I haven’t joined in the rampant speculation about conference expansion that’s engulfed college football blogdom since the Big Ten’s announcement that it would analyze the possibility of adding another school (Texas!Texas!Texas!) to the conference, mainly because nobody speculating has much of a clue about where things might be headed.
What is striking about what’s been posted for the most part, though, is the focus on the business end of what may drive the changes.
Money is the driving force behind decades of incremental change in college sports. Conferences have been changing from the time college men first put on sweaters and kicked around a pig bladder. The evolution has accelerated in the age of television, leading us to a perfect storm of economic factors that could bring about massive realignment across the landscape. It has been foretold for decades, and laid out as manifest destiny as soon as Georgia and Oklahoma won television independence for college sports via the Supreme Court in 1984.
Why is that striking? Because it’s what gets ignored or brushed over in the push for a football playoff.
Here’s the truth, or at least the closest approximation to it:
If the power conferences – and more importantly, the TV networks — saw value in any teams not currently in the BCS conference power structure, those teams would already be in it. The truth of the matter is that there are no teams outside the current BCS conferences who can add to the money pot. Any realignment scenarios that mention any non-BCS team as a likely candidate are grounded in wishful thinking but not much reality. Oh, perhaps a couple might get in simply to balance divisions or fill a particular regional gap in TV markets, depending on how the dominoes fall. That’s you, Utah and perhaps BYU. That’s you, TCU. That’s probably not you, Boise State. Only if you get lucky with the way things break, UCF. Everybody else? Better just focus on the mirror instead of that pie in the sky…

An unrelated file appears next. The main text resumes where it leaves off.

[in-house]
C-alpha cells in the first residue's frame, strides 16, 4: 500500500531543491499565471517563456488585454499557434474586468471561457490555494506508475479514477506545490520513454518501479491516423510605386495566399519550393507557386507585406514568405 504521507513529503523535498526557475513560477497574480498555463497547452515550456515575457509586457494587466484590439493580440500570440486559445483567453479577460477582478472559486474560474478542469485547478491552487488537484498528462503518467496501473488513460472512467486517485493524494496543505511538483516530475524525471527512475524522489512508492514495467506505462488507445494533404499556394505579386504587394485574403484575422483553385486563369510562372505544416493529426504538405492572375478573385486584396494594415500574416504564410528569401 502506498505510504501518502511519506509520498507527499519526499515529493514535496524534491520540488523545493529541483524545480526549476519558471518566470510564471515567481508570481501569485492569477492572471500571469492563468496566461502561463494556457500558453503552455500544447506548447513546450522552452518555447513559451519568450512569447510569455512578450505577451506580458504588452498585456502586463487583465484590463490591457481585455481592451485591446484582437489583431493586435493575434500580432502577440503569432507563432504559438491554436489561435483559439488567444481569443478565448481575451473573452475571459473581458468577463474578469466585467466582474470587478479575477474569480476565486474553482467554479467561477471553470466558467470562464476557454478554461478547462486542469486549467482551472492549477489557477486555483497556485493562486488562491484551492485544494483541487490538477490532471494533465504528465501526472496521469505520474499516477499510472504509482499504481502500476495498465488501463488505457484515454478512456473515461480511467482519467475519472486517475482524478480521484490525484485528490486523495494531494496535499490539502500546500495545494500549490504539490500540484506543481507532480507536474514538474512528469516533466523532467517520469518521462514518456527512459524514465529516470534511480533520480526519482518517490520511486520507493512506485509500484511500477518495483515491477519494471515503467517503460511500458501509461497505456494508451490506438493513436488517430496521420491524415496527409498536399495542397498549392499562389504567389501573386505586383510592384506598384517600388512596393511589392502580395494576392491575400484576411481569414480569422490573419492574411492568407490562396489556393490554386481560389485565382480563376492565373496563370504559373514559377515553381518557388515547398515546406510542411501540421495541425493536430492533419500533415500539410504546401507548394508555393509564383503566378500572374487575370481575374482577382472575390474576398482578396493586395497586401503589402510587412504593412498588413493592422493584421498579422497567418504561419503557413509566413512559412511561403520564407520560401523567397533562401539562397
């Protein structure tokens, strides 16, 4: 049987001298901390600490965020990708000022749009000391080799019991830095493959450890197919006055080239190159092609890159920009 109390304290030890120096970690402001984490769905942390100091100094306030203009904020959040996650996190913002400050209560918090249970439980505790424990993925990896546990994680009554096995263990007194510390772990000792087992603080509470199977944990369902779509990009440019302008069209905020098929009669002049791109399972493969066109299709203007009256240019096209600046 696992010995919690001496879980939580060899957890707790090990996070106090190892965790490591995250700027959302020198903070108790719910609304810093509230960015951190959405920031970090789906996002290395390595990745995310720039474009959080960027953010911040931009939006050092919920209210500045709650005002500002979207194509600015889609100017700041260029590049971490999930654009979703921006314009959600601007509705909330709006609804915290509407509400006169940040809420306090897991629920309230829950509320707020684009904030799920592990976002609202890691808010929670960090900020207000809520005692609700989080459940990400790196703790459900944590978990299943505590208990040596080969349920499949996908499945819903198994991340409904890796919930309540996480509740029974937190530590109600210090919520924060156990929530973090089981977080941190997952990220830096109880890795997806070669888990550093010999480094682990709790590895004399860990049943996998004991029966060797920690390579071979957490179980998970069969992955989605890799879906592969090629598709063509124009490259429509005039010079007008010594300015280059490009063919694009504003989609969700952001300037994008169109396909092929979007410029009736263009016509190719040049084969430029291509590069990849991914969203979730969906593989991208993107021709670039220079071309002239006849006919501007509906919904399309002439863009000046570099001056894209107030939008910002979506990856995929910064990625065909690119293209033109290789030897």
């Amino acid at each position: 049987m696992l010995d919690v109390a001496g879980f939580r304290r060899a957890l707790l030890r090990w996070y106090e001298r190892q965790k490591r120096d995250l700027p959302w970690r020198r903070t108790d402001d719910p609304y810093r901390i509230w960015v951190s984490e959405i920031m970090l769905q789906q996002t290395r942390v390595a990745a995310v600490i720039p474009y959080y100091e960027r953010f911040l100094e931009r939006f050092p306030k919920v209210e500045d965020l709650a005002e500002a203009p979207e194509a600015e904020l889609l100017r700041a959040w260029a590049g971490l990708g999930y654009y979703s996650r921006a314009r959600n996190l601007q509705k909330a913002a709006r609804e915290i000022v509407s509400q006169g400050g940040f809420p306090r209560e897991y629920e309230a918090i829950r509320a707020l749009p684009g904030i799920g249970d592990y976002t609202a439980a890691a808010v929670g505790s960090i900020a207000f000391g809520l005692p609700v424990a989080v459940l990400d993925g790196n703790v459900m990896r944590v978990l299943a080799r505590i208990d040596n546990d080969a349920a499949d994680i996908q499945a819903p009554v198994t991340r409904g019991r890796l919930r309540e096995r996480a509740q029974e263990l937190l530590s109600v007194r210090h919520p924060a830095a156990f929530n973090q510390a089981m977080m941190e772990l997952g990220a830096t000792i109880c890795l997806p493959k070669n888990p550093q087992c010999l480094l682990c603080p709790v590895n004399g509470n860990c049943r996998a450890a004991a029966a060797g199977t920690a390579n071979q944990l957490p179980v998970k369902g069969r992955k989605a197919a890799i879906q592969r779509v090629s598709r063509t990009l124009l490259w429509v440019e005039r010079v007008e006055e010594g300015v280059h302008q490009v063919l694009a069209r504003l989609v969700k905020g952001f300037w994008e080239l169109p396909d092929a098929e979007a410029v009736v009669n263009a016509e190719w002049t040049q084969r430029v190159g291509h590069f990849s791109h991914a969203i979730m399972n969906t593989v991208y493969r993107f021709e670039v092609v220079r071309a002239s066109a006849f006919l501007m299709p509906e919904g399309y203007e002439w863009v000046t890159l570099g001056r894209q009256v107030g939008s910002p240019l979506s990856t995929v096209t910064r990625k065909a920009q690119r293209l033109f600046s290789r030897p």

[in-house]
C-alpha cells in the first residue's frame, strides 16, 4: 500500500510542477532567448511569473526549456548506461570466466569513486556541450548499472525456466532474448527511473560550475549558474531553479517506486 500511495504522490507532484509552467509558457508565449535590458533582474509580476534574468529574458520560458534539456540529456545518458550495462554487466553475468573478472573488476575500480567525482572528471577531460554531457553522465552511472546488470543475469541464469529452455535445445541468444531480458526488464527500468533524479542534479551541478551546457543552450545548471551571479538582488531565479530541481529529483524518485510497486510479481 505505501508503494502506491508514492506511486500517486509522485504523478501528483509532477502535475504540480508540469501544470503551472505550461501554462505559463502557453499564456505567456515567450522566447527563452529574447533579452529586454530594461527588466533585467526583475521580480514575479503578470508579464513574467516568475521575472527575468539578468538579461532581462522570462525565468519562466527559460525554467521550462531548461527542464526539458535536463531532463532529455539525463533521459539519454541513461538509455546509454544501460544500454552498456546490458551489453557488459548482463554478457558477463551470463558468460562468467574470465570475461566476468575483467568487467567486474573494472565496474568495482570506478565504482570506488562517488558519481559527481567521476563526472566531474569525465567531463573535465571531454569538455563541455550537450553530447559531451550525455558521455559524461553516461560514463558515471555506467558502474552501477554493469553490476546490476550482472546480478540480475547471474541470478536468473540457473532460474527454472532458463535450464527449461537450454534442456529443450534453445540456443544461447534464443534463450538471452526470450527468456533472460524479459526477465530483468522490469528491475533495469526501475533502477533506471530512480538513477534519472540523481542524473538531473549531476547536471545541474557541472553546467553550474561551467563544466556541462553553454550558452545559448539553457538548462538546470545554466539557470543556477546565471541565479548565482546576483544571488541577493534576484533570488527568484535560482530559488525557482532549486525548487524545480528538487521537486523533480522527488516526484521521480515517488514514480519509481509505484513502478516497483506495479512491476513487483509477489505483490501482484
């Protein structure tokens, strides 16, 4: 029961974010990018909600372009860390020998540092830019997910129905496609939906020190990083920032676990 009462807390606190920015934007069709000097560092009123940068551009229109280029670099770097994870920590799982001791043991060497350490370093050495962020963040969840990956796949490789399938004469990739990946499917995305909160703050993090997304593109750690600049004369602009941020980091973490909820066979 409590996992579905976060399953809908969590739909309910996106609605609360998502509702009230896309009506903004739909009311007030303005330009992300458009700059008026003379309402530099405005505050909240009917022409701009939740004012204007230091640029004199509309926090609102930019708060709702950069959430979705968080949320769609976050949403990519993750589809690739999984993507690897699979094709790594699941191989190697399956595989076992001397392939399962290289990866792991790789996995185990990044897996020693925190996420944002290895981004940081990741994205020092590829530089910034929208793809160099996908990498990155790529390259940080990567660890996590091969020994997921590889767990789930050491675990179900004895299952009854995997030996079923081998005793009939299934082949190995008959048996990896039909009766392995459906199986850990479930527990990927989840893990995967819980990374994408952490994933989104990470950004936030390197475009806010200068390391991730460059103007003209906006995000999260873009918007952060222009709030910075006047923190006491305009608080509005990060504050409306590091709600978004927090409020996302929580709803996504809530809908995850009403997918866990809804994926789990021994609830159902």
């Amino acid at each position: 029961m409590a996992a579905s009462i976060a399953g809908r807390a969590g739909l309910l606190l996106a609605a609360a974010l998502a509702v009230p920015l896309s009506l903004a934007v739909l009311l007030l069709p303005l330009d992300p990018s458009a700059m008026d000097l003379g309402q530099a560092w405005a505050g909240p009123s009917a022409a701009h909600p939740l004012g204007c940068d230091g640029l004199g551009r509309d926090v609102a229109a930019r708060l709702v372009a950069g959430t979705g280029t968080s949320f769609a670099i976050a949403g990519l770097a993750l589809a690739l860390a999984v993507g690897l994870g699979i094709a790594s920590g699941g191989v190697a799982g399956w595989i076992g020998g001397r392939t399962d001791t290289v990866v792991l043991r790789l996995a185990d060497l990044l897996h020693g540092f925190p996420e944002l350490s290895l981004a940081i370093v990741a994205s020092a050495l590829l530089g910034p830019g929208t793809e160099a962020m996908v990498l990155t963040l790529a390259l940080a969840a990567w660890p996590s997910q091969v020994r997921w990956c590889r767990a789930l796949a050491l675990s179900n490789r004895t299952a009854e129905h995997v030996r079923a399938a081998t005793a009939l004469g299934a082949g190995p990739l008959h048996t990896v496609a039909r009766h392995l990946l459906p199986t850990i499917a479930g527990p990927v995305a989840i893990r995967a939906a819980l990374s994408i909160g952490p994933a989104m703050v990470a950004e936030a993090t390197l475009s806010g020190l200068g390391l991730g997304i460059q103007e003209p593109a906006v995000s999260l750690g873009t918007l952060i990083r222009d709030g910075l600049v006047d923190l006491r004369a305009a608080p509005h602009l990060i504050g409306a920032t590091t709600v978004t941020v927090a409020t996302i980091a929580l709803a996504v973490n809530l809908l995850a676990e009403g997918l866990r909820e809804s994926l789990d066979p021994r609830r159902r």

I’m going to confess that this doesn’t sadden me in the slightest. In fact, it’s kind of exciting. If what we wind up with is a concentration of power in a grouping of superconferences, it seems to me that it becomes much easier to design a postseason that makes a majority of college football fans much happier than they are now.
Who says there will even BE a BCS when this reaches its conclusion? Or if there is, it won’t radically change things. Superconferences based on mega television deals only ENHANCE the value of the regular season. Rather than spur playoff push — which could happen certainly, — it might actually strengthen the BCS with fewer conferences requiring automatic bids. The regular-season and conference championship games become even bigger.
It also makes it easier to design a playoff comprised of conference champs only, if the powers that be are so inclined. Schwing!
The question at that point will be how happy the Orrin Hatches of the world will be watching the Boise States and Utahs get swept into the Dipshit Division with the remnants of the Big East and the Big XII, which look to be the most vulnerable to the (potential) expansion tsunami. Well, maybe two questions: could they move fast enough to stop it?